4) Give of your old junk! You know you have it. Clothes that haven’t fit in years, old appliances that you haven’t taken out of the box since you received it as a gift at your wedding five years ago, sports equipment, tools, toys that have rarely been played with, you name it. Don’t become a hoarder! Make it a point to go through your things once a quarter. If you’re on the fence about something, go ahead and keep it. BUT if you haven’t used it by the time the next quarter rolls around, out it goes. The Salvation Army, Goodwill, and Deseret Industries are some of the major institutions that would love your old, gently used items.http://deseretindustries.lds.org/donate?lang=enghttp://www.salvationarmyusa.org/usn/www_usn_2.nsfhttp://www.goodwill.org/
5) Give of your pocket change! We all have it, but where does it go? Most men I know tend to have some type of large jar where loose change resides into eternity, but I say get the whole family involved. Pick up those dirty pennies you see on the sidewalk – yes they are still worth something! Have a timeframe designated to collect, maybe a year or so, and then as a family decide what worthy cause you’d like to donate to. Then start all over again.
Something else to consider: make sure you keep receipts of items donated if you itemize on your taxes. This should indicate what organization received the donation and what was given (money or property). It may be up to you to place a value on the property that was donated.
What are you waiting for? Find what you’re passionate about and begin the cycle of giving back now! Waiting until you have the “money” might be too late to instill these habits in yourself and in your family. Someone needs what you have to offer today!
- Donate Clothes, Get a Discount (suddenlyfrugal.com)
- Helpcup, New Online Fundraiser, Makes Donating Easy and Safe (prweb.com)
- Awareness Key to Ensuring Donations Have Lasting Impact (prweb.com)
- Double-Check Before You Donate (prweb.com)
- How To Donate To Charities (answers.com)
- Give to Charity Without Opening Your Wallet (wellbeingforpp.wordpress.com)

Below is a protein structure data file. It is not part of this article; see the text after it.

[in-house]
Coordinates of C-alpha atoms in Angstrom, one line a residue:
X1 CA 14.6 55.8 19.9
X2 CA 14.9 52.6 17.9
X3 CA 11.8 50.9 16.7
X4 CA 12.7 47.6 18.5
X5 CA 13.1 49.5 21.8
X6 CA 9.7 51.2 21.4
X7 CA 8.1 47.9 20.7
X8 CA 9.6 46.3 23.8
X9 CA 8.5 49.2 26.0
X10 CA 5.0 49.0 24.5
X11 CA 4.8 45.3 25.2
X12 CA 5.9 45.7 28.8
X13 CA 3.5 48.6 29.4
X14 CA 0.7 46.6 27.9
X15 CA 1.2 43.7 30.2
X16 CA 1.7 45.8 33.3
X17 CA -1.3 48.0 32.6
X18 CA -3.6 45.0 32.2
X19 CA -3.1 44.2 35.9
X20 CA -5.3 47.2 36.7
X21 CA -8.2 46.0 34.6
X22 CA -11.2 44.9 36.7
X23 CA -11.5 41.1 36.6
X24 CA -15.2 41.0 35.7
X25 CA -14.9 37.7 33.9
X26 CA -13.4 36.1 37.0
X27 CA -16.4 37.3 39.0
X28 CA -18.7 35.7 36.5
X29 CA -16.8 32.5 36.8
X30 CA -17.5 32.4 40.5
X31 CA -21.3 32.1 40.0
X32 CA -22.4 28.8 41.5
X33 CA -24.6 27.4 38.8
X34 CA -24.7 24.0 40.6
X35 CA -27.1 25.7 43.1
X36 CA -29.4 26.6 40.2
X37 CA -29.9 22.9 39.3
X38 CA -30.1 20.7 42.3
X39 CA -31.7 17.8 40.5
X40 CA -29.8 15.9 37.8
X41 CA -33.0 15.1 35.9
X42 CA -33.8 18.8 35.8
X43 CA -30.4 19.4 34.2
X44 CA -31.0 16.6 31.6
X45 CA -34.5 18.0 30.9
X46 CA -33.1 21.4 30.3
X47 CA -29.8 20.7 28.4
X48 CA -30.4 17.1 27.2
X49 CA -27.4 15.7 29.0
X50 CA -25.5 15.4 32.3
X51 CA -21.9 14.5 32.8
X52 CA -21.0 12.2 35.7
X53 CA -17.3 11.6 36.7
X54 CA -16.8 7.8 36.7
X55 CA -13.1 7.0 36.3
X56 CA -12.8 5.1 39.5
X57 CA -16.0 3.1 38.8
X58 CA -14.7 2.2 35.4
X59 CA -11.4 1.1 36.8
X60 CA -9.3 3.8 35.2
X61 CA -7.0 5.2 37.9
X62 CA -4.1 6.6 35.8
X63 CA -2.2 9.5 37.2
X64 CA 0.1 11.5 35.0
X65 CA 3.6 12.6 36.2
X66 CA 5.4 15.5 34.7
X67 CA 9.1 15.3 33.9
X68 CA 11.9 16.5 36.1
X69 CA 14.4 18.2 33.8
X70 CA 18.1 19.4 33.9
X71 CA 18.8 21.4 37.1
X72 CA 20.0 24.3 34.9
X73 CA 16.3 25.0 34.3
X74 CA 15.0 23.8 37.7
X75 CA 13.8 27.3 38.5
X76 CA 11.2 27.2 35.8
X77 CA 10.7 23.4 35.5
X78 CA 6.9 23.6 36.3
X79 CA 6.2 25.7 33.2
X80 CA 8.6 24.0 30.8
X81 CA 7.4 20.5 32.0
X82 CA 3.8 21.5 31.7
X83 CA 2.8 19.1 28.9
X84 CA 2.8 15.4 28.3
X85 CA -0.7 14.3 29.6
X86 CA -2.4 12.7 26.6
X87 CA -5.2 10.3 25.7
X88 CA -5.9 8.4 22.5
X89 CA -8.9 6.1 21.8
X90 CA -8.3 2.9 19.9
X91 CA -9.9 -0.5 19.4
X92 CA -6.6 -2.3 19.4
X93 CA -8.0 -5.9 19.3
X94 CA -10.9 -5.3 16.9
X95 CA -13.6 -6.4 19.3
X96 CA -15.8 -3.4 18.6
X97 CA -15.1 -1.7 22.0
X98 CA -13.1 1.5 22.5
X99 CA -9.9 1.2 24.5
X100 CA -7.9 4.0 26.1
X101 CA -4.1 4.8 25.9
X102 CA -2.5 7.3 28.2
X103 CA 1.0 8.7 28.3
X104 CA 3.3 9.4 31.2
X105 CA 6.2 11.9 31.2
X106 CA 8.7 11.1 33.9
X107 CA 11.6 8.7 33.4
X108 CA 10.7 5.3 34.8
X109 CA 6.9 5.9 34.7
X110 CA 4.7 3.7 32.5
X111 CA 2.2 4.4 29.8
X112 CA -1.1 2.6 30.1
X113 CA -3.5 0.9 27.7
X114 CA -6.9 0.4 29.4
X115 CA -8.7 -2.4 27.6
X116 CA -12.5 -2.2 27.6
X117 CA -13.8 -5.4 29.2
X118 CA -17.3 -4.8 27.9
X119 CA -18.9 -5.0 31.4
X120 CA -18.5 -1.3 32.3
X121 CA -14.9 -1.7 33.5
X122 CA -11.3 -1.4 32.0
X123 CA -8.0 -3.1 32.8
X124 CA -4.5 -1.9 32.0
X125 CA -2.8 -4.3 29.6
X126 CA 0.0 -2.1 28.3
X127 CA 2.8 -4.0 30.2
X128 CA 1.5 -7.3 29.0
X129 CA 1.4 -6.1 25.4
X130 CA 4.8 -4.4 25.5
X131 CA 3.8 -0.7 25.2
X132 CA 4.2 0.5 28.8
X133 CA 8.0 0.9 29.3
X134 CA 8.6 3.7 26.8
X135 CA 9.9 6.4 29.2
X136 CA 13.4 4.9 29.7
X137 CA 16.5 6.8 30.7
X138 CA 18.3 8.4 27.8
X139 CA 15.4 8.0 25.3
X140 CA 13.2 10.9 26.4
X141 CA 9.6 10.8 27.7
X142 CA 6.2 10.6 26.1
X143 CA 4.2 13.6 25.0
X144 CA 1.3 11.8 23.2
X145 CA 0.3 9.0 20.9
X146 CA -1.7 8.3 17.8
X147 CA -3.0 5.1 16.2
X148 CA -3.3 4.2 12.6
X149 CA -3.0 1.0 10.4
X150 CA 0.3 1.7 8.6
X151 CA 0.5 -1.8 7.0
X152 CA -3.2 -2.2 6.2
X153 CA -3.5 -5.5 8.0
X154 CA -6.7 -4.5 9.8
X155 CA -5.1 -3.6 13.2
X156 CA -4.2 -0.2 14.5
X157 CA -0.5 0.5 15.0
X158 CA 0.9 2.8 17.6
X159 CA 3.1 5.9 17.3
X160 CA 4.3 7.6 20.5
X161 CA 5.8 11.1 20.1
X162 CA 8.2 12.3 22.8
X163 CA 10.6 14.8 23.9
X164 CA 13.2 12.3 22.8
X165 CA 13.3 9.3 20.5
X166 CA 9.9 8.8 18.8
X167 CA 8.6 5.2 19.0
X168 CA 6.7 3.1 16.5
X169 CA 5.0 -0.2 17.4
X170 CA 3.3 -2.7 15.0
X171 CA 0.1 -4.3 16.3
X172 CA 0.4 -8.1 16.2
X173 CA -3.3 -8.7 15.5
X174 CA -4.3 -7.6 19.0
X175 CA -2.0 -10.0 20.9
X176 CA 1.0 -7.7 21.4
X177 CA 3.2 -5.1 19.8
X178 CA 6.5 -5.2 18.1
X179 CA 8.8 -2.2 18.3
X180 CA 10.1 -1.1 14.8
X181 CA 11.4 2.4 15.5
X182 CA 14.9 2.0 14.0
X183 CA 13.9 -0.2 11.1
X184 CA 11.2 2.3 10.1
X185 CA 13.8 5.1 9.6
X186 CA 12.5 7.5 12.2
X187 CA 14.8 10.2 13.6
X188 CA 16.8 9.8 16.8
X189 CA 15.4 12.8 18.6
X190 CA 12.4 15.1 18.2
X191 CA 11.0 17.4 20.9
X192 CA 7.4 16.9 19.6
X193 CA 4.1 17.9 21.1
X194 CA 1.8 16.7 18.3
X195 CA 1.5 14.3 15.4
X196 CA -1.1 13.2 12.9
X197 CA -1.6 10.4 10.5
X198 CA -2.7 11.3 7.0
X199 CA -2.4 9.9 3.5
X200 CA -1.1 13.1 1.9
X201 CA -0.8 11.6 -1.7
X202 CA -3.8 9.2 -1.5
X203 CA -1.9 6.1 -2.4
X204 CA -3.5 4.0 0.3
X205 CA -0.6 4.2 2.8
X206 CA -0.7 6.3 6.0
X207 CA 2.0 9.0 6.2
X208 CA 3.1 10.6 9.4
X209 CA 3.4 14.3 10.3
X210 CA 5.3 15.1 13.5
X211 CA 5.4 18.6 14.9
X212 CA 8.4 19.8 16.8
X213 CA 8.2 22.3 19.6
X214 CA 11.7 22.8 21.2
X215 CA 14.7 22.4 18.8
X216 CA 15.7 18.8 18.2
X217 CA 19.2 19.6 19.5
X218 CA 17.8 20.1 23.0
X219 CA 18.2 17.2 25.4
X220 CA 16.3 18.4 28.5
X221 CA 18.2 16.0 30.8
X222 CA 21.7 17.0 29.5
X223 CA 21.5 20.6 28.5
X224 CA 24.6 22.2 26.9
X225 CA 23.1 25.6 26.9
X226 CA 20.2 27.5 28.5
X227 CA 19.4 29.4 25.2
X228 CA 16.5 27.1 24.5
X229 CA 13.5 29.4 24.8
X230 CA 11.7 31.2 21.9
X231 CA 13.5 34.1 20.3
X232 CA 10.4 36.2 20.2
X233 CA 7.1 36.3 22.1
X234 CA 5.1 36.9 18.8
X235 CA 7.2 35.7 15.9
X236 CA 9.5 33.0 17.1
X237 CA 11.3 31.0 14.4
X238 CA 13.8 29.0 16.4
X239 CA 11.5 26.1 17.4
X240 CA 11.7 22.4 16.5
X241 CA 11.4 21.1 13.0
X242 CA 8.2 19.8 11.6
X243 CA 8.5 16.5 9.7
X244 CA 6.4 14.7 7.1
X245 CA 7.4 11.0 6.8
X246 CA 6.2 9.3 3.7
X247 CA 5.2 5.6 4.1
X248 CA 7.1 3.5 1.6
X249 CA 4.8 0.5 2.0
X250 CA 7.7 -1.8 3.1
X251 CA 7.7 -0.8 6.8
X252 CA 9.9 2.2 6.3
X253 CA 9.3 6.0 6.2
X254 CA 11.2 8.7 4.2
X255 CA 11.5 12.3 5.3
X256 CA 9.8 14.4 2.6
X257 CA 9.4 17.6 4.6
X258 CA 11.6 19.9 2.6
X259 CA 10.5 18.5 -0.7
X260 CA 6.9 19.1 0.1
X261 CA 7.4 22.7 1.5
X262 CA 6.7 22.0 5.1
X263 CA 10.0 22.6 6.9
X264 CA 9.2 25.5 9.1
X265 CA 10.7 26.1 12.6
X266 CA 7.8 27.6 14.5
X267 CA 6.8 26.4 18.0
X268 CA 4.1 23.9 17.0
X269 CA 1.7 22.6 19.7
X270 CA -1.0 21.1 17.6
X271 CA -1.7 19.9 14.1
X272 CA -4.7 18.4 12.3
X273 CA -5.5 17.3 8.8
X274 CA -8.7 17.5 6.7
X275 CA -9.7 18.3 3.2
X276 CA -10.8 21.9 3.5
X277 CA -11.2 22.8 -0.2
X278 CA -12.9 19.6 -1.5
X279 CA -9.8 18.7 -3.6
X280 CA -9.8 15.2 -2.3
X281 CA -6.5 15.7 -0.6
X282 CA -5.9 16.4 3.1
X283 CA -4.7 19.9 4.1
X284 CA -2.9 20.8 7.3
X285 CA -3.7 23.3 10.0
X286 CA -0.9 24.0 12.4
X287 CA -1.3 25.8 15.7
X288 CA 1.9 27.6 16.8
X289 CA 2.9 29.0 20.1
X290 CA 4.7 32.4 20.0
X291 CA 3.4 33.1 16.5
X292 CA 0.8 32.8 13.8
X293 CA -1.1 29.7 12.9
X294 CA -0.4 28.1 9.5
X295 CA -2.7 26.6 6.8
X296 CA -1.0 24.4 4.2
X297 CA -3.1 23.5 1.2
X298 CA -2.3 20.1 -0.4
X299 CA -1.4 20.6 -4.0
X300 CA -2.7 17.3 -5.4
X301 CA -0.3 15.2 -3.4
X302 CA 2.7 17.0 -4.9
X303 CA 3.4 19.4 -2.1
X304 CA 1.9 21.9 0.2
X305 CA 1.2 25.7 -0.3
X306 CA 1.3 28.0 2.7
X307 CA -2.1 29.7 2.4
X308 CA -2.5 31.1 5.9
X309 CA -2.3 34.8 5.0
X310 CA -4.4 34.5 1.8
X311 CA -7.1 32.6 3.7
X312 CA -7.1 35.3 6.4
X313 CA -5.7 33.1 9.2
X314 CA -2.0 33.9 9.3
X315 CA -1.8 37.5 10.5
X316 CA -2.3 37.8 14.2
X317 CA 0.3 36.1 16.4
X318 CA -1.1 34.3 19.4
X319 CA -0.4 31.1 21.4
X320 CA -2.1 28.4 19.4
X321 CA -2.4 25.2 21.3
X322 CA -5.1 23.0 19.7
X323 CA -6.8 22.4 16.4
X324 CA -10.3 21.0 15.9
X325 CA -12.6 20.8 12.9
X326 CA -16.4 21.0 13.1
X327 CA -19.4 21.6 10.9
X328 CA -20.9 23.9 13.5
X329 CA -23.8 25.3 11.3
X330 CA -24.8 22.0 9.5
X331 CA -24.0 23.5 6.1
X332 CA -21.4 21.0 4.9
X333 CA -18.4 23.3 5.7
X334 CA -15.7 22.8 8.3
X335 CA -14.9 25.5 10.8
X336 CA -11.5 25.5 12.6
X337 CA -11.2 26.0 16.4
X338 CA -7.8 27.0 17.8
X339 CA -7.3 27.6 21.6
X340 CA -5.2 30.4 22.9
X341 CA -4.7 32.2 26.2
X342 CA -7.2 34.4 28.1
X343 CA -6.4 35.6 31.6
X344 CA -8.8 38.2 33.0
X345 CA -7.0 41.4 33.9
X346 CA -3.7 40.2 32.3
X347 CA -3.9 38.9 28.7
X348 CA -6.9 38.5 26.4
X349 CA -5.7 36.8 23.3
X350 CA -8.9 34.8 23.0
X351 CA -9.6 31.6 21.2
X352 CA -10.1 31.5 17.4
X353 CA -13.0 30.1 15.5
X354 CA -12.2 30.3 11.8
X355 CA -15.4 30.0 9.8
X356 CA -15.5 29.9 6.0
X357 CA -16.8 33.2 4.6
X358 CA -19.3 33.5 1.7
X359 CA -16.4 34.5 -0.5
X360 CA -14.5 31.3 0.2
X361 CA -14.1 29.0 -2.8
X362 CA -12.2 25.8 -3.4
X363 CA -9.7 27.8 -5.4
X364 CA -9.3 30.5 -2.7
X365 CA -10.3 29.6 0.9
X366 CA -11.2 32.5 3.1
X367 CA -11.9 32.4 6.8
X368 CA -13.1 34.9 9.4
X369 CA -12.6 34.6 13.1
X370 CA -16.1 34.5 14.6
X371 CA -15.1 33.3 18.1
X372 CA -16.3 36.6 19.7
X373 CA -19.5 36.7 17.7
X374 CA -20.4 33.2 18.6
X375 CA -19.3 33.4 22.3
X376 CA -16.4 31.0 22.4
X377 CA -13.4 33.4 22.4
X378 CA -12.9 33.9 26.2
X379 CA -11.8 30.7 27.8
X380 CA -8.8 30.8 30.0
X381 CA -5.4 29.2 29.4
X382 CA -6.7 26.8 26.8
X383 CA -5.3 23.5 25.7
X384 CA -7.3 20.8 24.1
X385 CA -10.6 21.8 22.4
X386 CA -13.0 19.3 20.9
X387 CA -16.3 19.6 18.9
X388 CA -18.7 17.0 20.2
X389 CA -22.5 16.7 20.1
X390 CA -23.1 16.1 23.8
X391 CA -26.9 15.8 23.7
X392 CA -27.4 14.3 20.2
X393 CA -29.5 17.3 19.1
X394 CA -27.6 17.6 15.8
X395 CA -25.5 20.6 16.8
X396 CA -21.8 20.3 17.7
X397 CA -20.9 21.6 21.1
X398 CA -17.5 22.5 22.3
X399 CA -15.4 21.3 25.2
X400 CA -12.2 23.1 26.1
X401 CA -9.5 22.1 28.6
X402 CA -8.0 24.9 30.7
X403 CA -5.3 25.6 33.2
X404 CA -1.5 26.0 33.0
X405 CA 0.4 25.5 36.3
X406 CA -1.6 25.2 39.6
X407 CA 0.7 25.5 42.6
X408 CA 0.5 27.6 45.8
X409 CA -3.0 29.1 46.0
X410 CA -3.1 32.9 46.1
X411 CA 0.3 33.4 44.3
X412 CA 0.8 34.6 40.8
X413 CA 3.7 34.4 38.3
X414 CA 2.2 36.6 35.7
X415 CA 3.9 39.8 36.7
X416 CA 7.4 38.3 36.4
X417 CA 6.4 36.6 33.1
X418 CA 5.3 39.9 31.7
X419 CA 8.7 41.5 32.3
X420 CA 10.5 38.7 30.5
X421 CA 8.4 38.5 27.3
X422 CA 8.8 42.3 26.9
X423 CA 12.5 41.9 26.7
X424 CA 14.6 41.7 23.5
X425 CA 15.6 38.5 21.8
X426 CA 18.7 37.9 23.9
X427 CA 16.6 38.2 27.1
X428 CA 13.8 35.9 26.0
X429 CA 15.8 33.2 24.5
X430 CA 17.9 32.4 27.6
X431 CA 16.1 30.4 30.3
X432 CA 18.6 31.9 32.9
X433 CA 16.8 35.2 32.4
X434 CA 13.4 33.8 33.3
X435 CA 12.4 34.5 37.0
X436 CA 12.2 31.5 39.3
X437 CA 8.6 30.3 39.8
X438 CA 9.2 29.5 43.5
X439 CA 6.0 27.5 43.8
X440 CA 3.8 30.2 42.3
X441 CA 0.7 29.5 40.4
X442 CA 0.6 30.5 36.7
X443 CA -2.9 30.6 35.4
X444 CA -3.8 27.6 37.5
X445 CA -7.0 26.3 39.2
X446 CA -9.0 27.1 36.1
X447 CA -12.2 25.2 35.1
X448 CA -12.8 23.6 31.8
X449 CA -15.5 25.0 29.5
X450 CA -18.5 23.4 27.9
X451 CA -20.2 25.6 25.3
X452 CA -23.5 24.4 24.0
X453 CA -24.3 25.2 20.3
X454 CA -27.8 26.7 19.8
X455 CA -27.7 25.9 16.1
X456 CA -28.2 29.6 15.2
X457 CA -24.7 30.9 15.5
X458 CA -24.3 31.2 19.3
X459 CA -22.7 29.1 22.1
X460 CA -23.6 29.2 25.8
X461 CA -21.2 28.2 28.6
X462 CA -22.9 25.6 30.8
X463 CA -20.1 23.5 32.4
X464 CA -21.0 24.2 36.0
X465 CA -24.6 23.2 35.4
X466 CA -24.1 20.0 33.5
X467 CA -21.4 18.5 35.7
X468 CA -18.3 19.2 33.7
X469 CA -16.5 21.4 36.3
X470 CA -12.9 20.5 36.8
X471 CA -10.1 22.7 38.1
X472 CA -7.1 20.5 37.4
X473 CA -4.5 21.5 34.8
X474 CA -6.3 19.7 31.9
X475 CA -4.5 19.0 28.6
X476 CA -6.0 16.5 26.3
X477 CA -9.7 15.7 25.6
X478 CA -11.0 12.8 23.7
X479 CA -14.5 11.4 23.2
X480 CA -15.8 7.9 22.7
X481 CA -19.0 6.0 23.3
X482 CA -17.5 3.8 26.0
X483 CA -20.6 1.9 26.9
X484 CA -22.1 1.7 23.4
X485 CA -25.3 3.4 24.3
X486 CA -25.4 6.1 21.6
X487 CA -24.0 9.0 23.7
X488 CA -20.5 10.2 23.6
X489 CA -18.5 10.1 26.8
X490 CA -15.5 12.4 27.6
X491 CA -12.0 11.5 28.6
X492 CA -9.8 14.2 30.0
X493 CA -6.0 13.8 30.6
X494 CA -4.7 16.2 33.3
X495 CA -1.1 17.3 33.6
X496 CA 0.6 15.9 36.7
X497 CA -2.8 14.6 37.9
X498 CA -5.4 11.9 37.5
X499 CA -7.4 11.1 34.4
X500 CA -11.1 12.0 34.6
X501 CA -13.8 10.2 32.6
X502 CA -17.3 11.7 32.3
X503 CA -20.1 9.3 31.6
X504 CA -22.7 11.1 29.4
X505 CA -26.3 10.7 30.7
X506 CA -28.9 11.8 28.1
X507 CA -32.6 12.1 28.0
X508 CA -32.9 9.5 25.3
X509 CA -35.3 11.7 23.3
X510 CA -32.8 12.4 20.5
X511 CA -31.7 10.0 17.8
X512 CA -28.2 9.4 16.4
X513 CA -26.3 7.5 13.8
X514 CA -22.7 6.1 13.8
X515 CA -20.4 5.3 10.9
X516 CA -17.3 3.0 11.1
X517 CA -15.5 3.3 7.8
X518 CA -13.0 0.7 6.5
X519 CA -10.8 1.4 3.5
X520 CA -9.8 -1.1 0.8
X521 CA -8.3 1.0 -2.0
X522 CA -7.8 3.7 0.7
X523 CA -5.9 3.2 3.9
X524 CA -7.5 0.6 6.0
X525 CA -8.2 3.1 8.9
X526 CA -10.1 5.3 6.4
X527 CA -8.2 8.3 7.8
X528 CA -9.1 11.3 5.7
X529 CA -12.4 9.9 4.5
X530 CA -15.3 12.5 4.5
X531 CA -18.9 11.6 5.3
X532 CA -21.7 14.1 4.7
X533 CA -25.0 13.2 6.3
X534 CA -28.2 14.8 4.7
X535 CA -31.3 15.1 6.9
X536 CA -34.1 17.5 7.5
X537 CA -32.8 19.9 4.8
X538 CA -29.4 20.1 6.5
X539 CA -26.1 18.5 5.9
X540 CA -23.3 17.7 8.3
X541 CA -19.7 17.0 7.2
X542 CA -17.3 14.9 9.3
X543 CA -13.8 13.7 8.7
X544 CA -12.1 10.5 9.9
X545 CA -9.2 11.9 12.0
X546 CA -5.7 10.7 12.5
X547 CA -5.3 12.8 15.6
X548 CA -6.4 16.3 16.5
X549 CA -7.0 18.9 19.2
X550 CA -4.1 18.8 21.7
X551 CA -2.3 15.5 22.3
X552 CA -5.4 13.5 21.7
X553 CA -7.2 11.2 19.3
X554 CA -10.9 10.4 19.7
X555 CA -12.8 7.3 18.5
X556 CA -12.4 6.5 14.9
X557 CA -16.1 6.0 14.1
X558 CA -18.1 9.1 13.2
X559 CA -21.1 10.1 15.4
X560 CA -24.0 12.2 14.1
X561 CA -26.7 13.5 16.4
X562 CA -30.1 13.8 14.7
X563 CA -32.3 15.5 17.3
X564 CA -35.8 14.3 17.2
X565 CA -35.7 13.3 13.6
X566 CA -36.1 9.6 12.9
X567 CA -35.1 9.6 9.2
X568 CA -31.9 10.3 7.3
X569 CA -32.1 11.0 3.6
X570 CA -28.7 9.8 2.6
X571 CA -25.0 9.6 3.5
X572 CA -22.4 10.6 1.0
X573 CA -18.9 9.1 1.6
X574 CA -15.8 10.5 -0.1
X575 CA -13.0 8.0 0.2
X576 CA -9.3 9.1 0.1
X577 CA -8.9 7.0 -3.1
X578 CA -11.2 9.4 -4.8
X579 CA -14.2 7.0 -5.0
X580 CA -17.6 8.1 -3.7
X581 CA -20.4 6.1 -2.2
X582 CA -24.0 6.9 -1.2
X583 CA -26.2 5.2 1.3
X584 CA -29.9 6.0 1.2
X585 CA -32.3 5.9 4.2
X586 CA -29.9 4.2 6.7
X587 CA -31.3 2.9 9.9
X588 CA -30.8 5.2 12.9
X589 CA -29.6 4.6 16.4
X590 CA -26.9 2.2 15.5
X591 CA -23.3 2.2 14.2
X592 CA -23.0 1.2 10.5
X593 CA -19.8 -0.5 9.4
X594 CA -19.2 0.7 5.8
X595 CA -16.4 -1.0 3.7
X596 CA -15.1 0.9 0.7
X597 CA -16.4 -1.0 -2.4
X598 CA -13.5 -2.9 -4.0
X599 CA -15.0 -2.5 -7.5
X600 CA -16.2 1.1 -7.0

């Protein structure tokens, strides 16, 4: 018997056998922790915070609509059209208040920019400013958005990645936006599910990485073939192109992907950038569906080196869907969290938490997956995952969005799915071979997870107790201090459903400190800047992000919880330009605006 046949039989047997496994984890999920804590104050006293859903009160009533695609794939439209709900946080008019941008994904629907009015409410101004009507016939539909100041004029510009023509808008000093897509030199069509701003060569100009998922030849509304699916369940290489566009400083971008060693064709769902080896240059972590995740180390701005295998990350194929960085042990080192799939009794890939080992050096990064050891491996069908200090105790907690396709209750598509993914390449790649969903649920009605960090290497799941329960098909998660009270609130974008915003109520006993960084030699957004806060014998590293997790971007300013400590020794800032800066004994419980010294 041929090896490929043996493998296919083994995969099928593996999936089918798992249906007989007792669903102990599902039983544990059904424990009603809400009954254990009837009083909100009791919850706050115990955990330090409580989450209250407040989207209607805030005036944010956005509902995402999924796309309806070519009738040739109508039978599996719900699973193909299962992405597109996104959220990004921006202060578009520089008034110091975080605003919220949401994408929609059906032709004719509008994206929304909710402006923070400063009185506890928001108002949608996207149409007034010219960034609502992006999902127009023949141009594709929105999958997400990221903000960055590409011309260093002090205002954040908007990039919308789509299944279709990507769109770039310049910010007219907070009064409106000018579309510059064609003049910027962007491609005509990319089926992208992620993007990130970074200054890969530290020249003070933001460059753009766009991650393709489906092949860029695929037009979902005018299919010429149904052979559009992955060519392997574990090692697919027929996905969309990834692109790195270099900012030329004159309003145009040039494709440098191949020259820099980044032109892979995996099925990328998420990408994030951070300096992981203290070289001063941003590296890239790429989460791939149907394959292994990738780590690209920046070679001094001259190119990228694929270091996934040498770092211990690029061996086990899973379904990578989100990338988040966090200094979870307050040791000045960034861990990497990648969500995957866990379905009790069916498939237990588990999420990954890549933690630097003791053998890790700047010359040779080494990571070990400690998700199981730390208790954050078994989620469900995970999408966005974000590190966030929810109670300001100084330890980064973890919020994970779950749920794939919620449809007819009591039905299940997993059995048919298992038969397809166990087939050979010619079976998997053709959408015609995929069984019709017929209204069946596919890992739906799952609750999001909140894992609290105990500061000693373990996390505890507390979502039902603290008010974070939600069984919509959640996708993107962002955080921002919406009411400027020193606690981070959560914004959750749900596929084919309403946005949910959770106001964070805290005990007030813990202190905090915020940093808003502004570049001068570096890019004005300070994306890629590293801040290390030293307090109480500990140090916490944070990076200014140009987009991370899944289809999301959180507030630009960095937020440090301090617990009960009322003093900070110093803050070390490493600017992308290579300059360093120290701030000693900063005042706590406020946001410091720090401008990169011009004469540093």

- 10 Ways Children Can Volunteer in their Communities (share the spirit of giving) (non-toxickids.net)
Non-conservator * was appointed personal representative? Dad died intestate? What?
After my father‘s death on June 21, 2011, I sent copies of the “Will of Ronald Richard Kirkwood” via certified mail to the following:
- Janice Cagle, Cedar County, MO public administrator & conservator & co-guardian of my father, Ronald Richard Kirkwood
- Peter A. Lee, (Missouri Bar No. 55172) attorney for Janice Cagle AND guardian ad lidem (conveniently) for my father, Ronald Richard Kirkwood
- Elizabeth V. Rohrs, (Missouri Bar No. 31433) attorney representing Mary Hackbirth Kirkwood * ( see photo below )
- Cedar County Probate Court in care of Melinda Gumm, Cedar County, MO court clerk
I received all 4 notifications back signed and delivered. Mary Catherine Kirkwood *, (as listed this time), (see photo below) was then appointed personal representative of my father’s estate & that he died intestate. NOTE: Mary * was appointed co-guardian and NOT CONSERVATOR in the Guardianship proceedings (Case No: 10CD-PR0059), despite her requests & application. The Circuit Court of Cedar County, Missouri Probate Division, Judge Dennis D. Reaves, then put all fiduciary responsibility back in her hands on September 30, 2011?!?
Clearly this makes absolutely no sense.
isolate, medicate, take the estate
- Fear of Living (larkkirkwood.wordpress.com)
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- Grief and Alzheimer’s — Anguish Over Multiple Losses (larkkirkwood.wordpress.com)
- No one should ever become… (larkkirkwood.wordpress.com)
- Rosa Parks Estate Looted by Attorneys and Judge, Lawyer Alleges (abcnews.go.com)